Oh, of course I missed the size_of.rs change, which is why I was confused :)

Thanks for pointing that out Michael.
Attachment #8874302 - Flags: review?(emilio+bugs) → review+
(In reply to Emilio Cobos Álvarez [:emilio] from comment #16)
> Comment on attachment 8874255 [details] [diff] [review]
> Part 6 - Move around specificity computation so that we know it by the time
> we mint the Selector. v1
> 
> Review of attachment 8874255 [details] [diff] [review]:
> -----------------------------------------------------------------
> 
> ::: servo/components/selectors/parser.rs
> @@ +913,5 @@
> >  /// selector : simple_selector_sequence [ combinator simple_selector_sequence ]* ;
> >  ///
> >  /// `Err` means invalid selector.
> >  fn parse_selector<P, Impl>(parser: &P, input: &mut CssParser) -> Result<Selector<Impl>, ()>
> >      where P: Parser<Impl=Impl>, Impl: SelectorImpl
> 
> This function is quite useless now, could you nuke it?

I'll do this as a patch on top.

> 
> @@ +985,5 @@
> >          }
> >          sequence.push(Component::Combinator(combinator));
> >      }
> >  
> > +
> 
> nit: Extra newline.

Fixed.


(In reply to Emilio Cobos Álvarez [:emilio] from comment #17)
> Does this need to be pub?

It does, for the re-export.
(In reply to Bobby Holley (:bholley) (busy with Stylo) from comment #33)
> (In reply to Emilio Cobos Álvarez [:emilio] from comment #15)
> > Comment on attachment 8874254 [details] [diff] [review]
> > Part 5 - Stop slicing selectors when noting dependencies, and match with an
> > offset instead. v1
> > 
> > Review of attachment 8874254 [details] [diff] [review]:
> > -----------------------------------------------------------------
> > 
> > ::: servo/components/selectors/matching.rs
> > @@ +337,5 @@
> > >  
> > >  /// Matches a selector, fast-rejecting against a bloom filter.
> > >  #[inline(always)]
> > >  pub fn matches_selector<E, F>(selector: &Selector<E::Impl>,
> > > +                              offset: usize,
> > 
> > Ditto here, I think this would be cleaner without the offset.
> > 
> > @@ +358,5 @@
> > >  }
> > >  
> > >  /// Matches a complex selector.
> > >  pub fn matches_complex_selector<E, F>(complex_selector: &Selector<E::Impl>,
> > > +                                      offset: usize,
> > 
> > Could we instead always pass the iterator here? I don't see a reason why the
> > offset would be needed.
> 
> The reason is that I wanted to avoid calling .iter() unconditionally. I'm
> not 100% confident that LLVM will always optimize out the call in the case
> where we fast-reject, and calling .iter() (with my eventual patches in this
> bug) will require dereferencing the selector pointer to get the length,
> which will result in a cache miss. So I want to play it safe, at least for
> now.

I see, can you add a comment on this?
(In reply to Emilio Cobos Álvarez [:emilio] from comment #36)
> > The reason is that I wanted to avoid calling .iter() unconditionally. I'm
> > not 100% confident that LLVM will always optimize out the call in the case
> > where we fast-reject, and calling .iter() (with my eventual patches in this
> > bug) will require dereferencing the selector pointer to get the length,
> > which will result in a cache miss. So I want to play it safe, at least for
> > now.
> 
> I see, can you add a comment on this?

Done.
Priority: -- → P1
(In reply to Bobby Holley (:bholley) (busy with Stylo) from comment #0)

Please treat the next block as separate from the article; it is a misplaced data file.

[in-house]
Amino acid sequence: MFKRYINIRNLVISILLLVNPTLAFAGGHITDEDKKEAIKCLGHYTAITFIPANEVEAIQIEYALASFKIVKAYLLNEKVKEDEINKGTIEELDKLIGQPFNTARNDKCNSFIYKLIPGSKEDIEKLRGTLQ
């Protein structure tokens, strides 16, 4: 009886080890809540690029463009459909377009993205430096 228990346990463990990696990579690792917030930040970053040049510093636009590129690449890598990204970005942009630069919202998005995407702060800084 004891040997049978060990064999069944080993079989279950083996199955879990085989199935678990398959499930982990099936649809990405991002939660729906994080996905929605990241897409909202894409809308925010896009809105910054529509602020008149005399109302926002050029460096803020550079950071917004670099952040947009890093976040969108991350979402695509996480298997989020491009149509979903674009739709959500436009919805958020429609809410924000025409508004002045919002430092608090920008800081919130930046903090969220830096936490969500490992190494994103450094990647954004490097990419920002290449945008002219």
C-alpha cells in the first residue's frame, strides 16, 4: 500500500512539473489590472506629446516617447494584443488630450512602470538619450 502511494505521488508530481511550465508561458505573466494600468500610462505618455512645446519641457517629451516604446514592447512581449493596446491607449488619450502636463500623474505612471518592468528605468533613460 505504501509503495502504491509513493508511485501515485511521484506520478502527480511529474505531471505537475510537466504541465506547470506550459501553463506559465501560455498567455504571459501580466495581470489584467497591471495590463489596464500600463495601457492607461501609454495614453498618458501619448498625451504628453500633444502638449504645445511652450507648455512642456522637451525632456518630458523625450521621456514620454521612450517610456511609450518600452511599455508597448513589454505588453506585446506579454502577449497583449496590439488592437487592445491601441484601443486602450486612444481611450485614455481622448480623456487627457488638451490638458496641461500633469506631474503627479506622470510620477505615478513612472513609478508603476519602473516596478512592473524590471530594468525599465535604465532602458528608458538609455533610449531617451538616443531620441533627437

> Chrome still beats sequential stylo on some configurations of bloom-basic
> [1]. This stumped me for a while, until I realized that our inline Rule size
> is twice the size of Chrome's on 64-bit platforms (64 bytes instead of 32).
> This is due to the wide layout of Arcslice (3 words instead of 1), as well
> as storing specificity_and_flags in the non-heap-allocated section of the
> selector.

Err, this was incorrect (I forgot that the bloom hashes are 16 bytes rather than 8). Chrome is 40, and that's where these patches take us. This gives us a significant speedup on bloom-basic.

> 
> Another suboptimal thing is that we currently store an
> Arc<Box<[Component]>>, which costs us an extra heap allocation just because
> the type system doesn't allow passing a slice to Arc::new. We can fix this
> with some deep magic on our custom Arc.

From a rough measurement on 100x myspace, this seems to give us a ~10% speedup in parsing by reducing mallocs. \o/

I'll dig into the feedback on the servo_arc stuff now.
(In reply to Michael Layzell [:mystor] from comment #30)
> Comment on attachment 8874257 [details] [diff] [review]
> Part 8 - Add support for dynamically-sized types in servo_arc. v1
> 
> Review of attachment 8874257 [details] [diff] [review]:
> -----------------------------------------------------------------
> 
> ::: servo/components/servo_arc/lib.rs
> @@ +173,5 @@
> > +        let num_items = items.len();
> > +        let refcount_size = size_of::<atomic::AtomicUsize>();
> > +        let header_size = size_of::<H>();
> > +        let single_item_size = size_of::<T>();
> > +        let padding = size_of::<(H, T)>() - header_size - single_item_size;
> 
> I don't think it's safe to assert that `size_of::<(H, T)>()` ==
> `size_of::<HeaderSlice<H, T>>()` when there is one element. `(H, T)` is
> `repr(rust)` and allowed to do crazy stuff for layout, and/or rearrange
> fields. I am not sure how that would happen right now but theoretically it
> could at least.

On IRC we decided to go with Manish's size_of_val approach.

> 
> In contrast `HeaderSlice` is required to keep the `slice` field at the end,
> due to it being dynamically sized.
> 
> If you instead had:
> ```
> struct HeaderSlice<H, T: ?Sized> {
>     pub header: H,
>     pub slice: T,
> }
> ```
> 
> and then instead asked for `size_of::<HeaderSlice<H, [T; 1]>>` (and produced